|A Century Ago by Robert D.
|August-September 1862: Cedar Mountain,
Groveton, Second Manassas (Bull Run), Chantilly, Antietam (Sharpsburg),
Harpers Ferry, South Mountain, Clarendon, Iuka, Newtonia
Sharpsburg--Story of the Battle by Edward J. Stackpole
|Here, beside Antietam Creek on September
17, 1862, was fought the bloodiest single day's battle of the Civil
War. Here Robert E. Lee stood his ground against awesome odds but
lost a campaign. And here George B. McClellan muffed a chance to
end the war at a single stroke.
|Jackson's Capture of
Harpers Ferry by Robert D. Hoffsommer
|Once the Confederates got their 70 cannon
on the heights overlooking this strategic town, it was like 'shooting
fish in a barrel.' Dominated by Maryland Heights, Loudoun
Heights, and Bolivar Heights, Harpers Ferry was vulnerable when one or
more of these positions was occupied by the enemy. All three
heights were seized by Confederates under Jackson just before
Antietam. Some 11,500 Federals in Harpers Ferry surrendered on
September 15, 1862.
|The Battles of
South Mountain by Dwight E. Stinson, Jr.
|Lee had to hold the passes
of this range for one day to save his army from defeat in detail.
As a result, two small, but savage engagements (Crampton's Gap,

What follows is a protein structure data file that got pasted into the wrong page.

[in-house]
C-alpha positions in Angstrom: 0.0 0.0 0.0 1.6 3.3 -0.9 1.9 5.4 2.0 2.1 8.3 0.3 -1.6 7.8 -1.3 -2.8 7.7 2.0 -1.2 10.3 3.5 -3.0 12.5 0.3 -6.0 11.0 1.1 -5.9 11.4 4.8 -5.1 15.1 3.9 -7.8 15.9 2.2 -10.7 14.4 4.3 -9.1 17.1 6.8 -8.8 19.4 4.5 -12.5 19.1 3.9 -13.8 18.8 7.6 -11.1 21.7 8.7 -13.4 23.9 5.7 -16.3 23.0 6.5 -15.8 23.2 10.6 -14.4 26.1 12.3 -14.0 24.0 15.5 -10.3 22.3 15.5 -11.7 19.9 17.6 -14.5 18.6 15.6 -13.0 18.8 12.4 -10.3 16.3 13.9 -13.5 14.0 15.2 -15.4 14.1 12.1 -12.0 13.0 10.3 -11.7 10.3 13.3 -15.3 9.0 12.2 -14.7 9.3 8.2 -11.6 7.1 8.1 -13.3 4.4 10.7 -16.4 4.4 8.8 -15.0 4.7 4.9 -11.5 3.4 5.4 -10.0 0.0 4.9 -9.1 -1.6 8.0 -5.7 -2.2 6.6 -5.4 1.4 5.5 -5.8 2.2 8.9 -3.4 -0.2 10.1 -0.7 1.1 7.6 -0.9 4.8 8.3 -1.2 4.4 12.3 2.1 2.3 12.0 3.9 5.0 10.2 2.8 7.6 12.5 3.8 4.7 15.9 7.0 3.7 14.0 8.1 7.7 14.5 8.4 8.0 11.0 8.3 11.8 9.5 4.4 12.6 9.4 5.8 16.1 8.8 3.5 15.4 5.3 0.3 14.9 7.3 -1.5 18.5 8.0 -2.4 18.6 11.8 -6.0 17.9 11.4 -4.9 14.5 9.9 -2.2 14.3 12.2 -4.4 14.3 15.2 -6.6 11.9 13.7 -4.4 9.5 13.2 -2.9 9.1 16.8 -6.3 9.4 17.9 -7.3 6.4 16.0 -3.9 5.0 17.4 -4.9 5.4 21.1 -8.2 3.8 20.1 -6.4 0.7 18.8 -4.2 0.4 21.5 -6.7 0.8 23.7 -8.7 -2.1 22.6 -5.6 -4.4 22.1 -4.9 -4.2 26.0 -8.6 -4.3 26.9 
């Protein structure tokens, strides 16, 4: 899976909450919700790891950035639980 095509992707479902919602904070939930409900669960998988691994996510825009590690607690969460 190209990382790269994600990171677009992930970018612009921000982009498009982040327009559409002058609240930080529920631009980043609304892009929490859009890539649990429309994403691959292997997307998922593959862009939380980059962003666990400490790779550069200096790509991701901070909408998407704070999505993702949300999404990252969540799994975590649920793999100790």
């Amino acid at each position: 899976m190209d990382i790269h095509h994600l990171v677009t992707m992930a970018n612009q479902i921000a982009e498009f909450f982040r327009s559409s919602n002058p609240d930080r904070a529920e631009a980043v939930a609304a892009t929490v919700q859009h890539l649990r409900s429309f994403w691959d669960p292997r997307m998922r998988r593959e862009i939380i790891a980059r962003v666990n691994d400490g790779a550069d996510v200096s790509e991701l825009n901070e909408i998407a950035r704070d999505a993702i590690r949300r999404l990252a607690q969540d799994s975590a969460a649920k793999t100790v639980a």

Turner's Gap) were fought in this little-known prelude to Antietam.
Invaded Maryland by L. VanLoan Naisawald
Another Major Victory...
|Letters & Diaries:
|Jed Hotchkiss, Confederate cartographer in
the Army of Northern Virginia's II Corps, covers the Antietam Campaign
in his diary.
|Lee's Lost Orders by
James V. Murfin
copy of Lee's detailed march instructions was found by the Federals and
turned over to McClellan. Who lost this top-secret
document? Why didn't McClellan move faster to take advantage of
the information it contained? The answers are still unknown.
|Profiles of Key
Commanders by Wilbur S. Nye
|George B. McClellan
Joseph K. F. Mansfield
Ambrose E. Burnside
George Gordon Meade
Robert E. Lee
Daniel Harvey Hill
Robert A. Toombs
Brought Mercy to Antietam by Jean G. O'Brien
|Clara Barton worked on
wounded soldiers at Antietaqm on her own initiative, trying to care for
the wounded until they could be properly looked after by army doctors
and with army supplies. What Barton found there dwarfed her
ability to help. Out of this experience came even larger numbers
of supplies, more helpers, and Barton's idea to found the American Red
Equipment: Signal Equipment by Dr. Francis A. Lord
|Signal flags, torches,
signal rockets, and other supplies were used extensively by the signal
units of both sides during the war.